A Maverick’s Approach To PR Crises (And the Mueller Report)


Arthur Solomon, Public Relations Consultant

There are several important lessons that young PR practitioners who want to specialize in crisis PR can learn from the Mueller report.

The most important one is that once an individual or individuals are involved in a crisis it becomes part of their DNA and can be revived by the media at any time, especially when journalists are reporting on new similar circumstances of others. Prime examples: President Trump, Wells Fargo and Facebook.

The second most important lesson is that in a legal matter, just because an individual or individuals are not found guilty does not mean that they will no longer be the subject of press reports. Prime example: Presidents Trump and Clinton. 

During my PR career, I’ve had clients with PR crises, nationally and internationally. In each case, I personally strategized the media approach, using my account teams as needed. Of course, this went against the “wise men” of PR crises, who feel that only a PR crisis team can solve the problems. (Nonsense: An account team, of savvy PR practitioners should be able to successfully navigate a PR crisis; if not, the client should demand a new team).

Below are some out-of-the box approaches I strategized regarding four client PR crises that young practitioners probably didn’t learn in communication’s school and definitely weren’t discussed positively at PR agency seminars, where the message regarding client crises is to call in a specialized PR crisis team, which rings the cash register for the agencies. (I was labeled a maverick for going against the norms of PR crises and using common sense instead of a hackneyed PR crisis plan.)

Example One: I was assigned to manage a national account whose yearly three-month program was under constant media attack since it was instituted many years before my involvement. I suggested that the client ignore the attacks and not personally respond to them. Instead, I suggested a pro-active element to the program, which consisted of having well-known individuals defend the program. The client gave it a one-year try. It was so successful that it continued for an additional seven years, until the client moved in another direction.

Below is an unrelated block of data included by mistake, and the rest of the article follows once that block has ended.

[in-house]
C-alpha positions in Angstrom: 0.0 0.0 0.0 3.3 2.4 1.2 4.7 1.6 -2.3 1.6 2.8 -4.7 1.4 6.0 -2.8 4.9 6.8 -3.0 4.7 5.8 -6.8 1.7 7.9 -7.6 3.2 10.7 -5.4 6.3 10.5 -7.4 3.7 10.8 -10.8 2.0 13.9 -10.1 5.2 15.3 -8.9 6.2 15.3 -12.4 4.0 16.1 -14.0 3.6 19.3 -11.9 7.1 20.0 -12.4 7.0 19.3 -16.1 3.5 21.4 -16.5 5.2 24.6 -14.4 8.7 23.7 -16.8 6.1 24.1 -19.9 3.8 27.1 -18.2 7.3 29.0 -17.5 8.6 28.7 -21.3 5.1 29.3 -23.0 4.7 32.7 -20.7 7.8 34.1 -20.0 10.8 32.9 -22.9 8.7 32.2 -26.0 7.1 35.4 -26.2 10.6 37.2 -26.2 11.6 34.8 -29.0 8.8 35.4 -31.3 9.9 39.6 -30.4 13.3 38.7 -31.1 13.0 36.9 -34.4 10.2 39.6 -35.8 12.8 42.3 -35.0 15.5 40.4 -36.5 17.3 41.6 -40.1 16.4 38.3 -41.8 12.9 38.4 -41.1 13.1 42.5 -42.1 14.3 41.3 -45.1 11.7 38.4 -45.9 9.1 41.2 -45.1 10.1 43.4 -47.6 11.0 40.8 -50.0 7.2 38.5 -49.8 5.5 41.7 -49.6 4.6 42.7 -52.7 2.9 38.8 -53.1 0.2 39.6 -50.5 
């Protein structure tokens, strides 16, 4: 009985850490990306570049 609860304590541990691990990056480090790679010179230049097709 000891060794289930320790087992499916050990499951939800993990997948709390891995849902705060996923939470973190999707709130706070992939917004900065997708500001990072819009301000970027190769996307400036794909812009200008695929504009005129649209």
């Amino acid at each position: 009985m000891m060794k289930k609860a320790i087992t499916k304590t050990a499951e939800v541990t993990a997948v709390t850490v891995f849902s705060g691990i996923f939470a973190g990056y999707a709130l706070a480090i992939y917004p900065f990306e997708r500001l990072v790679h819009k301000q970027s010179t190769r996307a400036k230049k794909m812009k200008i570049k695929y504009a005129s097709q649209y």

Example Two: Prior to a national electronic convention, a competitor of my client announced that it would unveil a new device. My client knew that the competitor’s new product would dominate the news coverage, which would position my client as being a laggard in the field. My solution was to have my client hold a press briefing the day prior to the convention at which future product plans were announced. By doing so, news stories about the competitor’s new product introduction also included my client’s plans.

Examples Two and Three: Both of these examples concerned foreign clients, whose past treatment of individuals received negative media coverage. My advice to both clients was not to try and justify historical facts. Instead, I suggested they acknowledge past mistakes and invite reporters to speak to current government officials who would explain how things have changed, and, importantly, make certain that journalists had a free hand in speaking to whomever they wanted to. While the past history was included in stories, the focus of the articles was how things have changed for the better.